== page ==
Cathedral in Carlisle
Carlisle Cathedral is the second smallest of England’s ancient cathedrals and in located in Carlisle, in the north west of England. It was originally founded as an Augustinian priory and became a cathedral in 1133.
The building is constructed of red sandstone and its notable features include the great East Window, figurative stone carving, a set of medieval choir stalls and the largest window in the Flowing Decorated Gothic style in England. The Policeman gargoyle at the cathedral is of PC George Russell. He was shot and fatally injured at Oxenholme railway station on 10 February 1965. The Deanery, has a 14th century Prior’s Tower, with a fine painted 16th Century heraldic ceiling.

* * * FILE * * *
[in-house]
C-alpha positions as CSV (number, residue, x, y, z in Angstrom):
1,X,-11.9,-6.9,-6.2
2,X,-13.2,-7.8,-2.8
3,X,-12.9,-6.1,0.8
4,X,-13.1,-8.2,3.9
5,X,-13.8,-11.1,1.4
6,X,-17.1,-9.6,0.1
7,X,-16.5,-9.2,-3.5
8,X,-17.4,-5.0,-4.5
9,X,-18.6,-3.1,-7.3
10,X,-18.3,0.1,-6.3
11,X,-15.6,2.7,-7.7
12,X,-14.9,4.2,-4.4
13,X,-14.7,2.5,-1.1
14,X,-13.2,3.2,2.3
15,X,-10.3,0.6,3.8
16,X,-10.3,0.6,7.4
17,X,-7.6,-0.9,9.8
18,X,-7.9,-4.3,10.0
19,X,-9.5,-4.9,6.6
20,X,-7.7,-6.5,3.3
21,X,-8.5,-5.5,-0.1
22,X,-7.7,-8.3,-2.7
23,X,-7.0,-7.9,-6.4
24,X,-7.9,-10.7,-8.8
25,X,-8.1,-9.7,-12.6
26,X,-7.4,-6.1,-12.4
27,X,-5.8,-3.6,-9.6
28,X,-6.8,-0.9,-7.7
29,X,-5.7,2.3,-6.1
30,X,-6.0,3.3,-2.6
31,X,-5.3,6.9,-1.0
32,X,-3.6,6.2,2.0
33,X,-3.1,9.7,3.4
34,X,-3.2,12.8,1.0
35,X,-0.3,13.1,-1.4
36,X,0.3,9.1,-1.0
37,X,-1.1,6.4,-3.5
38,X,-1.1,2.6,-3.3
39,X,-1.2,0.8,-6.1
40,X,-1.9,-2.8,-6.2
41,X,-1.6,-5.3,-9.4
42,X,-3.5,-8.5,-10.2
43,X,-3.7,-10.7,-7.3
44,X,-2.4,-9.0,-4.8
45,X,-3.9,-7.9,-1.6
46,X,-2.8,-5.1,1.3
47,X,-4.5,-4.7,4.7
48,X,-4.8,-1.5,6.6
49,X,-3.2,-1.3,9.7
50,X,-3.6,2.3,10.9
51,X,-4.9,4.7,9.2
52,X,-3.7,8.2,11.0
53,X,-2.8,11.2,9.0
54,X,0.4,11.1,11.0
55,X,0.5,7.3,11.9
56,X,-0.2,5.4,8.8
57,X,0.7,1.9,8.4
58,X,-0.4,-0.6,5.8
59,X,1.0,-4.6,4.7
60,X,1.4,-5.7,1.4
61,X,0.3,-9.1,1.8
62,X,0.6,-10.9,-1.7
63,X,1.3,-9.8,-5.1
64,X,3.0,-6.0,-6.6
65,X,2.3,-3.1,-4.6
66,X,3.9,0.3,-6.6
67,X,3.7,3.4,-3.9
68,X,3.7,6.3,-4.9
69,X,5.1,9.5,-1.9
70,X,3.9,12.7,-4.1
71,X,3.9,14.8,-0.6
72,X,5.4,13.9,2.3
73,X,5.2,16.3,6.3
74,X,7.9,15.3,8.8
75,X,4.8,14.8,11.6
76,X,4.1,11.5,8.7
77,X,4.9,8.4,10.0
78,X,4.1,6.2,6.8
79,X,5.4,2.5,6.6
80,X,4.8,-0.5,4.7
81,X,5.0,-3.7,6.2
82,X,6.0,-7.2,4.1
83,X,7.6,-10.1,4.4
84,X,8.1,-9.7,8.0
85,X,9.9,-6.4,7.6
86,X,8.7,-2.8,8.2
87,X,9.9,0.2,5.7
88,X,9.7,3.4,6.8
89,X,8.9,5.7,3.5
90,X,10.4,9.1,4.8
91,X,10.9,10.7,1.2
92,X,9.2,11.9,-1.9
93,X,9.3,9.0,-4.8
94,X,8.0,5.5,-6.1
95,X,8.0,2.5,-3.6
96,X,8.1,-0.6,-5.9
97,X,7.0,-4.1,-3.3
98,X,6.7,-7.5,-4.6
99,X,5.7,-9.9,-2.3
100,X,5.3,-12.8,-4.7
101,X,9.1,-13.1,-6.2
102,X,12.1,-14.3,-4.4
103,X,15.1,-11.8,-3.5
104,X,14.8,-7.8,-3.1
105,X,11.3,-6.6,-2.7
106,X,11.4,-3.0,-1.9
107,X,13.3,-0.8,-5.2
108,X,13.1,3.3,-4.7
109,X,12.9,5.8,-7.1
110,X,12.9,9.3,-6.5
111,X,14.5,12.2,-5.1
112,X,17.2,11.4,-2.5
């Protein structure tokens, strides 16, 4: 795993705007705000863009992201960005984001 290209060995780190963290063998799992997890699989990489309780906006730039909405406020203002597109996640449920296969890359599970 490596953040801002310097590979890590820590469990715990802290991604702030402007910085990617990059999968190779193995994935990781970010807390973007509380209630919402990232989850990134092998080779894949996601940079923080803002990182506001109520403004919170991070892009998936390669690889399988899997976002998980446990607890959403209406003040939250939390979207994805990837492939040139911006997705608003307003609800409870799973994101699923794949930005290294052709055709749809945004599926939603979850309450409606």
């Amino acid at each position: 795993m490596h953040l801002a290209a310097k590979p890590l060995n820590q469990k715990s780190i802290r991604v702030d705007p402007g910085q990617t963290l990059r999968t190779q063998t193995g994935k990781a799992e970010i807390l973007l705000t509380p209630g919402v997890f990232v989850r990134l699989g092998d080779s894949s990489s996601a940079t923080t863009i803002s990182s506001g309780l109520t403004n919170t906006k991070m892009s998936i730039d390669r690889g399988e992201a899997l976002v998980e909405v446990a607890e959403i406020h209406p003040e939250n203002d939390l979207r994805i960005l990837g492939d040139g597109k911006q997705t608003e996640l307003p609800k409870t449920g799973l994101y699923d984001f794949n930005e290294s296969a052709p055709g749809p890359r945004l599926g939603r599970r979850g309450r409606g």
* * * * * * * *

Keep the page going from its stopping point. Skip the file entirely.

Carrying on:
Carlisle Priory was founded in 1122, by King Henry I, replacing earlier buildings on the site. Ten years later the king created the diocese of Carlisle, and the priory church became the Cathedral.